MR. CROWLEY: Well, that’s hard to say. Going back to the revelations of a few weeks ago, it was suggested that tens, if not hundreds of thousands of documents might have been compromised, including a wide number of State Department cables. We – when we generate a cable, we distribute it widely throughout the government, including within the military. And depending on the origins of a particular document, those could make their way into broader diplomatic channels. So this is all part of an investigation. So we can’t say at this point whether this is part and parcel to something that we’re already of or that this is something that’s new. That will be something that we’re already looking into.
QUESTION: You mentioned this sort of old mentality of someone – some people in the Pakistani establishment particularly – I think you’re referring to ex-members of ISI military who have traditionally had alliances with militant groups for historic reasons.
So are you convinced that for – that the Pakistani Government and the military and the intelligence establishment has taken significant steps to really neutralize these people with this old mindset that you referred to?
MR. CROWLEY: Well, you can see significant steps. Pakistan has taken significant steps. The offensives in Swat and South Waziristan are strong indicators that Pakistan has come to recognize that insurgent groups that are, in fact, within the borders of Pakistan pose a threat not just to Afghanistan, to the United States, but also, fundamentally, to Pakistan itself. So we do believe that Pakistan has undertaken a fundamental strategic shift. That said, this is an area of great concern to us. It is something that we’ve had ongoing, candid, direct conversations, respectful conversations at high levels, going back months and years. So this will continue to take a concerted effort on all sides of the equation by Pakistan, by Afghanistan, supported by the United States and international community to make sure that to the extent that there are elements in Pakistan today or in the tribal areas between Pakistan and Afghanistan, where there are safe havens, it will take a determined effort on both sides of the border to root out those safe havens and, in doing so, reduce the threat that they pose to Pakistan, to Afghanistan, and to others.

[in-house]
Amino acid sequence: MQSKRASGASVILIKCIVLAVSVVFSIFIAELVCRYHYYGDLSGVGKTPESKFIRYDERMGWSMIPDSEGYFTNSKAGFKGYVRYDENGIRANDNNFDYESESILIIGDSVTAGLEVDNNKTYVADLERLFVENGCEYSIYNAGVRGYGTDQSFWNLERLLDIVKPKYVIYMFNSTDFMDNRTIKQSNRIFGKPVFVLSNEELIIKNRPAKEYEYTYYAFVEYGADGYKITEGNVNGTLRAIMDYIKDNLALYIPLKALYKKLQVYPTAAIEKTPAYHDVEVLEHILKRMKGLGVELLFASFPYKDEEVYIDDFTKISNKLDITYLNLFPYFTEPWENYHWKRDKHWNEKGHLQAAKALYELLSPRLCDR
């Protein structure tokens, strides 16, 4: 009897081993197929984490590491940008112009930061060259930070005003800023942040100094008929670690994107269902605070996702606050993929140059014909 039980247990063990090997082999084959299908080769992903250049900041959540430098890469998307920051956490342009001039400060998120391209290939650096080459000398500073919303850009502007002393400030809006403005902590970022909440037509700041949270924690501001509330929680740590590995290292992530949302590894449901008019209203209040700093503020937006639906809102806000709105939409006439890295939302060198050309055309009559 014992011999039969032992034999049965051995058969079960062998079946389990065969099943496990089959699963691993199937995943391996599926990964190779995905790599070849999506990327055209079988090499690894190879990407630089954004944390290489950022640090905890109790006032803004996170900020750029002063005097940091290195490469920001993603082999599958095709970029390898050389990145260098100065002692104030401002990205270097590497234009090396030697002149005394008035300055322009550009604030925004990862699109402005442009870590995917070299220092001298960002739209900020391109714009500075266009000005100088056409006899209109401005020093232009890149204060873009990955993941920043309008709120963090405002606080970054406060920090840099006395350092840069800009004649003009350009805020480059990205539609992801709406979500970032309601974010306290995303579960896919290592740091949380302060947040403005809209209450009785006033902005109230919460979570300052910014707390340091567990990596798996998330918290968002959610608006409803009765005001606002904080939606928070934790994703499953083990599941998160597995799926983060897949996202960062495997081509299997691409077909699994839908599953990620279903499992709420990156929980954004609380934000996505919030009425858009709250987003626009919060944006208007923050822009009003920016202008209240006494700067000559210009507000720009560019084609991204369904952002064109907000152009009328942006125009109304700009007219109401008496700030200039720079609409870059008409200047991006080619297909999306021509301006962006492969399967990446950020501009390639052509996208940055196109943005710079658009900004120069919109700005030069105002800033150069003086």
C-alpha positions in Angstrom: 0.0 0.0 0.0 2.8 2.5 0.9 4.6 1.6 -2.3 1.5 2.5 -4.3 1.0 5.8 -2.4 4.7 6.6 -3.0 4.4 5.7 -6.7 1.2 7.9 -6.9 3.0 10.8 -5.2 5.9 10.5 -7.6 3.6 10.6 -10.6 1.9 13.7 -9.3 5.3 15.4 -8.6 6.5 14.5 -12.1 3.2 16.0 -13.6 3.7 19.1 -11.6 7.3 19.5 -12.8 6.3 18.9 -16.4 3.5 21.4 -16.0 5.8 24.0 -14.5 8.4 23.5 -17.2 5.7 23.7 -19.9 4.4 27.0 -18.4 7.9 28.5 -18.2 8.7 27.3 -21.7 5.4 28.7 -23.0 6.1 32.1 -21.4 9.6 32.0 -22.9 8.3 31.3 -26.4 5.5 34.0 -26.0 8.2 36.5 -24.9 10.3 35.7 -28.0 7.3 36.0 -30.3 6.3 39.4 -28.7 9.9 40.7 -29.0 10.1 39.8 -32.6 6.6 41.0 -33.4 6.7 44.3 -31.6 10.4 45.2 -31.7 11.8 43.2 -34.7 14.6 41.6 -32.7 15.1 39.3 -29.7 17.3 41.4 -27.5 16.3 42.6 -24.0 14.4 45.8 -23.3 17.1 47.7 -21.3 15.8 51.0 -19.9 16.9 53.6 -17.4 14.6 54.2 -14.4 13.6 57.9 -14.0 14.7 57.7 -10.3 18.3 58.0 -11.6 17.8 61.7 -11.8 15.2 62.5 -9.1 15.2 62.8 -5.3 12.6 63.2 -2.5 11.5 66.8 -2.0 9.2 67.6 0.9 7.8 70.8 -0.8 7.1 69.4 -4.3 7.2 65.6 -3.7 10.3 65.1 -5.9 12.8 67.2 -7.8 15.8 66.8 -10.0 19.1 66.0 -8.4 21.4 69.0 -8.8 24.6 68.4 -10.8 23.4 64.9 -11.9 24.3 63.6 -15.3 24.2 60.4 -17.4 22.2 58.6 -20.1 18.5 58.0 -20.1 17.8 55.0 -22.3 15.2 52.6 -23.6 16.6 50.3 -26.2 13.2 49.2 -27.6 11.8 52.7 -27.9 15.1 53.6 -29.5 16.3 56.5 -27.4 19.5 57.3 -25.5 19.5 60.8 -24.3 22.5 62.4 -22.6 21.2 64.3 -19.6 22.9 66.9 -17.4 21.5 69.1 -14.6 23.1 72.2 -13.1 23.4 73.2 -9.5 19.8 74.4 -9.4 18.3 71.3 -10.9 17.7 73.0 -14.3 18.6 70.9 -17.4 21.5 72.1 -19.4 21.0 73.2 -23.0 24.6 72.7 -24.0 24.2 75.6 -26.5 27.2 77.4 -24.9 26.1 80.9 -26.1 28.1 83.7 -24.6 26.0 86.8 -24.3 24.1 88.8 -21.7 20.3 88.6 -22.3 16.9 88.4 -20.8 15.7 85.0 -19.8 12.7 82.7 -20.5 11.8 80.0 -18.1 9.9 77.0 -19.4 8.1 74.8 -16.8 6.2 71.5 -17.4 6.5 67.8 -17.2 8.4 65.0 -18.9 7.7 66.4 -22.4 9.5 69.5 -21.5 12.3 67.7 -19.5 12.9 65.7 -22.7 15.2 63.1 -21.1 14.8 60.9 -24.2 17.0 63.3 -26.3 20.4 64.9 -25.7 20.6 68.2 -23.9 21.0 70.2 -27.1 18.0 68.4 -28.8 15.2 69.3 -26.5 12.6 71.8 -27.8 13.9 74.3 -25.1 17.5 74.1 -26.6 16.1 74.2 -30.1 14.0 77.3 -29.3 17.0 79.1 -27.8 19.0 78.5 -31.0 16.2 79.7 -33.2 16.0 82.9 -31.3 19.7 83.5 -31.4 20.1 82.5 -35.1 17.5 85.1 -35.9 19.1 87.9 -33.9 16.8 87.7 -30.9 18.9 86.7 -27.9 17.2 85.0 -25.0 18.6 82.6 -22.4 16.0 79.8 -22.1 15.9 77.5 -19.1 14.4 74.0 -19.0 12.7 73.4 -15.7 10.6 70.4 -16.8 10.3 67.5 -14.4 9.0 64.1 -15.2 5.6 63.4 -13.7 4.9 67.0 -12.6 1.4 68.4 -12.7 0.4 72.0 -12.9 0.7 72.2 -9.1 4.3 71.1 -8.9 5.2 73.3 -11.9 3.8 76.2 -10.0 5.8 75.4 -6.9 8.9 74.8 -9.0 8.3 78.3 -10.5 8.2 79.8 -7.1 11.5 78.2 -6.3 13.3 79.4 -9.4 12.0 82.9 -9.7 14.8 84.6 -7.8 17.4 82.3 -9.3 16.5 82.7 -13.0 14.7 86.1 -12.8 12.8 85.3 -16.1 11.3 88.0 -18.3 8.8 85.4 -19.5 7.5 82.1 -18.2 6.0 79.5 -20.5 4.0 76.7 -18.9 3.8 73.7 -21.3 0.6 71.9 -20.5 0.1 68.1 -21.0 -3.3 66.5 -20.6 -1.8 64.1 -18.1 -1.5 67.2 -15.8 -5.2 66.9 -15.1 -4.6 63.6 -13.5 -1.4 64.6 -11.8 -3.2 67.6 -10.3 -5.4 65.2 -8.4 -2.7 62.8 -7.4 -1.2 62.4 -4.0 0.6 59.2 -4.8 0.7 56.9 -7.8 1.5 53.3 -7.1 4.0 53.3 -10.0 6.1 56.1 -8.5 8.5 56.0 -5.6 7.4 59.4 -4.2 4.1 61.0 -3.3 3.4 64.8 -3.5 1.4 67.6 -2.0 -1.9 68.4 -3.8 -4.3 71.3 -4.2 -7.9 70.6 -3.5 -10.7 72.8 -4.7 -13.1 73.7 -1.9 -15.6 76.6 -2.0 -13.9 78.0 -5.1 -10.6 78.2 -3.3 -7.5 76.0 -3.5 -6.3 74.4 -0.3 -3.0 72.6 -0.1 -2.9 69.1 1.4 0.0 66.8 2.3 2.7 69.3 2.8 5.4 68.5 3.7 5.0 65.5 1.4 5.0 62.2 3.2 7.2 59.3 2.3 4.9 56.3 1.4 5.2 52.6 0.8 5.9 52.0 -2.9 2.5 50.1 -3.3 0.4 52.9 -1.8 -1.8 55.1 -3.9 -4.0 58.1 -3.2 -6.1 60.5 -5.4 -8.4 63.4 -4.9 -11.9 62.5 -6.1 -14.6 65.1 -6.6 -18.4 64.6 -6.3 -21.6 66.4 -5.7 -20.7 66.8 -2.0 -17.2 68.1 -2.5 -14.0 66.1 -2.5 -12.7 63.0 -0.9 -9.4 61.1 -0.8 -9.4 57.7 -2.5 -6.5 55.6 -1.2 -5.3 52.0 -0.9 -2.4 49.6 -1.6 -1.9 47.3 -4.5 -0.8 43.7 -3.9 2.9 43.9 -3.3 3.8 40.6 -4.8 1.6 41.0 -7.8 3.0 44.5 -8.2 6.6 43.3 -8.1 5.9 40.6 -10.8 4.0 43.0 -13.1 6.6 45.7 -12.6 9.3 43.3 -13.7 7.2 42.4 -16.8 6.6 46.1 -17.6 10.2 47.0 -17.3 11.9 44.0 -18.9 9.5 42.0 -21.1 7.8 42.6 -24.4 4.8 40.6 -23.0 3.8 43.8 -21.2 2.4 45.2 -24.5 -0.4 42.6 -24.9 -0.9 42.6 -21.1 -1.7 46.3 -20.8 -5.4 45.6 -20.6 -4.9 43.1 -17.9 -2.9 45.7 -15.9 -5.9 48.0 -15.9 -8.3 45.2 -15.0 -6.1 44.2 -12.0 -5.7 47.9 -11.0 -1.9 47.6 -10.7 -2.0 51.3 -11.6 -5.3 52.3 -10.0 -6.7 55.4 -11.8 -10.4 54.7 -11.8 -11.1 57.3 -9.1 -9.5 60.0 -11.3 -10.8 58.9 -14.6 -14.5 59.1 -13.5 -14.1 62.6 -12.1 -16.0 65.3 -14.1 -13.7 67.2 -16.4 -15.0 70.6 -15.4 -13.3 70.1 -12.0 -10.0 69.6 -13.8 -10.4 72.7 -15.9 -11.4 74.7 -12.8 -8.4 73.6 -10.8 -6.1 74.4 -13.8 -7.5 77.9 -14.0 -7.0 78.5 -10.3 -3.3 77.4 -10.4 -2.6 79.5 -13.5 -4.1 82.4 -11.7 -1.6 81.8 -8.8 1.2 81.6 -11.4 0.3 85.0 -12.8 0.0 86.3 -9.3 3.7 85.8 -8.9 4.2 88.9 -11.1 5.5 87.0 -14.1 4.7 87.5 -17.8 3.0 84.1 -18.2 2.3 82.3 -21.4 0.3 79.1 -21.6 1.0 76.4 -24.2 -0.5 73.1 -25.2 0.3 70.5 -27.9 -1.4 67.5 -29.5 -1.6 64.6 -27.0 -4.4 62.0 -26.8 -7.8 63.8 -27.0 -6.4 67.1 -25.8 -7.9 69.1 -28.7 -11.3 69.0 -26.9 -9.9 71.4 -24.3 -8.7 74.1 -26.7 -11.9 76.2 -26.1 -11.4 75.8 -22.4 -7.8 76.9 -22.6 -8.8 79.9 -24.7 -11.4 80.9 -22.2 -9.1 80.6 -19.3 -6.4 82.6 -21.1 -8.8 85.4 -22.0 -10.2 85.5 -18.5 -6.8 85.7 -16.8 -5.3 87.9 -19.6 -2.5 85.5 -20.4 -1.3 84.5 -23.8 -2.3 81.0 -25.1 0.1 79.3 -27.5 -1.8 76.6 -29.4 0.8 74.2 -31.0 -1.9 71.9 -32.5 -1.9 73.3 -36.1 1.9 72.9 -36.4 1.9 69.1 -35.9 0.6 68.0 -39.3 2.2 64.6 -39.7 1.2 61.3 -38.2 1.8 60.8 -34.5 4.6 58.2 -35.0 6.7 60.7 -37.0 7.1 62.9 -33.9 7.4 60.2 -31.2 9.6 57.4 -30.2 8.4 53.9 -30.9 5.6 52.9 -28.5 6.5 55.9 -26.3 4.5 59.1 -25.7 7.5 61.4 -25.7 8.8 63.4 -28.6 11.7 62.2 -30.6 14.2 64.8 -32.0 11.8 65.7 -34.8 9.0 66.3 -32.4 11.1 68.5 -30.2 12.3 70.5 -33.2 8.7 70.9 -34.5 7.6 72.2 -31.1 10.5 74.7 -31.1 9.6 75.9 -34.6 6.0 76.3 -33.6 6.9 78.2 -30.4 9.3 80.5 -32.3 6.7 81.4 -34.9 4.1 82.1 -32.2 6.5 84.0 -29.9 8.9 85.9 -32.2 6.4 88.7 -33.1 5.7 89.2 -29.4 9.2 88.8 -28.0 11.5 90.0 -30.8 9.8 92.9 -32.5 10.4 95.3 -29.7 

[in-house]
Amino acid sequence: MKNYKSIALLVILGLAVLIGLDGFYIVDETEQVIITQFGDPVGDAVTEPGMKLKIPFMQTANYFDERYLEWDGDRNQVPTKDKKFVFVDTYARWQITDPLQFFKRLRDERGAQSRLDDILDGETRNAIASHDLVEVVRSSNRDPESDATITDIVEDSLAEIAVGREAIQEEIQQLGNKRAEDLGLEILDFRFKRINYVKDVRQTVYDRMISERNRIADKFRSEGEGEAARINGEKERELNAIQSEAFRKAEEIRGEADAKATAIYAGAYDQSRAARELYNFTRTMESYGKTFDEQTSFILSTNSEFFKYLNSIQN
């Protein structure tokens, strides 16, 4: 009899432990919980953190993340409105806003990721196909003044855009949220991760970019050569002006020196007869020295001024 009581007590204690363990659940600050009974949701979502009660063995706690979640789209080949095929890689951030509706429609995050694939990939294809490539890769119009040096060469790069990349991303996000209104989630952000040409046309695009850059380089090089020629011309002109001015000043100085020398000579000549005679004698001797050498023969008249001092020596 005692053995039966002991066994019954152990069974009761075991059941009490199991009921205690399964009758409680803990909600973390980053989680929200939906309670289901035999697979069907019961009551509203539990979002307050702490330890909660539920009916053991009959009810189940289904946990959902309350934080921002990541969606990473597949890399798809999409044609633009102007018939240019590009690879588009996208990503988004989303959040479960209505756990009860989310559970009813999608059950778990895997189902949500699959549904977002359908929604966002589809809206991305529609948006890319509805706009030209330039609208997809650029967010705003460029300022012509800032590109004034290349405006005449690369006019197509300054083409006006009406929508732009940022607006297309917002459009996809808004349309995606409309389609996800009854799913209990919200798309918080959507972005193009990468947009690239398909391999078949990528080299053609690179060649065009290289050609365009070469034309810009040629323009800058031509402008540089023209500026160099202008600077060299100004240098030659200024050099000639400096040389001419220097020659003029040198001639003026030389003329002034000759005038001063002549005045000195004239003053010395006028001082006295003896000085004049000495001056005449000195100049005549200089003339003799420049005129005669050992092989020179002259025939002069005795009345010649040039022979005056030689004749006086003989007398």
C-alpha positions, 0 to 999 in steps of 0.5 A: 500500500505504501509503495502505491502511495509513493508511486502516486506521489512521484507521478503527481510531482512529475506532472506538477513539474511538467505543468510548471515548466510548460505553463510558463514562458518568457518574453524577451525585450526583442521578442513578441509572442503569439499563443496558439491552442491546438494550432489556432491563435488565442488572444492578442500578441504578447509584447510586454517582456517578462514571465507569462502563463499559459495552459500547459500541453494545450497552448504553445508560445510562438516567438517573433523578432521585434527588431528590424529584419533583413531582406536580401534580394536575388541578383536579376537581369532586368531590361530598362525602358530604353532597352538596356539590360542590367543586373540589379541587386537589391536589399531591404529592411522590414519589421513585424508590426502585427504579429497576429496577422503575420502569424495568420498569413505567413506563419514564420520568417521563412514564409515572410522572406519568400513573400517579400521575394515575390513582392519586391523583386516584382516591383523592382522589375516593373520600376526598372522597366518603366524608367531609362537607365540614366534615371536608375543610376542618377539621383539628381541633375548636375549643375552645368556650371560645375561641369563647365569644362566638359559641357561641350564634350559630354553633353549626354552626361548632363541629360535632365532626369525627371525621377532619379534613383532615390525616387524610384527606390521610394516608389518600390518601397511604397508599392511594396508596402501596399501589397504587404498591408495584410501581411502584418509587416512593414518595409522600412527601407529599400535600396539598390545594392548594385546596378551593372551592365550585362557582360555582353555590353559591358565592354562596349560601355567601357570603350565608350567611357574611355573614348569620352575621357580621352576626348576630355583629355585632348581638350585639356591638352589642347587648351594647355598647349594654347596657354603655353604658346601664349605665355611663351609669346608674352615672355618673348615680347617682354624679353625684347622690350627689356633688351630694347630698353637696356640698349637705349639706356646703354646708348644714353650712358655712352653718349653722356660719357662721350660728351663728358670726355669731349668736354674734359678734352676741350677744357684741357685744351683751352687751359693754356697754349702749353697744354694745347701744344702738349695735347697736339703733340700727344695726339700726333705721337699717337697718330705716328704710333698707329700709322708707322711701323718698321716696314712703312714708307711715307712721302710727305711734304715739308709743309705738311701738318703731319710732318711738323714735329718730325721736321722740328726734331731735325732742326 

QUESTION: And just a follow-up to that. And now in Afghanistan there’s also an effort to reach out to different tribal groups. And presumably in that effort, there are going to have to be intermediaries, and the natural sort of next thought, might be that some of those intermediaries would be people who traditionally had good relations with them. So how do you draw the line between people who, with all those old elements, with the old mentality and people who could be useful in bringing tribes back in to the fold, as it were?
MR. CROWLEY: I mean, that’s – it’s a very good question. We feel that Pakistan at the leadership level is committed to root out these elements, to eliminate these safe havens, and in doing so, eliminate direct or indirect support for those engaged in violent extremism which threatens Pakistan itself. And in doing so, we – we’re encouraged by a shift where Pakistan is building a new relationship with Afghanistan, and in doing so we’ll revise and reform and establish different kinds of links, different kinds of relationships. That’s why the transit trade agreement was more important. You’ve seen, say over the past 25 or 30 years, much of the interaction between Afghanistan and Pakistan was through this security lens, working – going back a couple of decades, to root out the influence of the Soviet Union in the region. Now we see the ability to change fundamentally the nature of the relationship.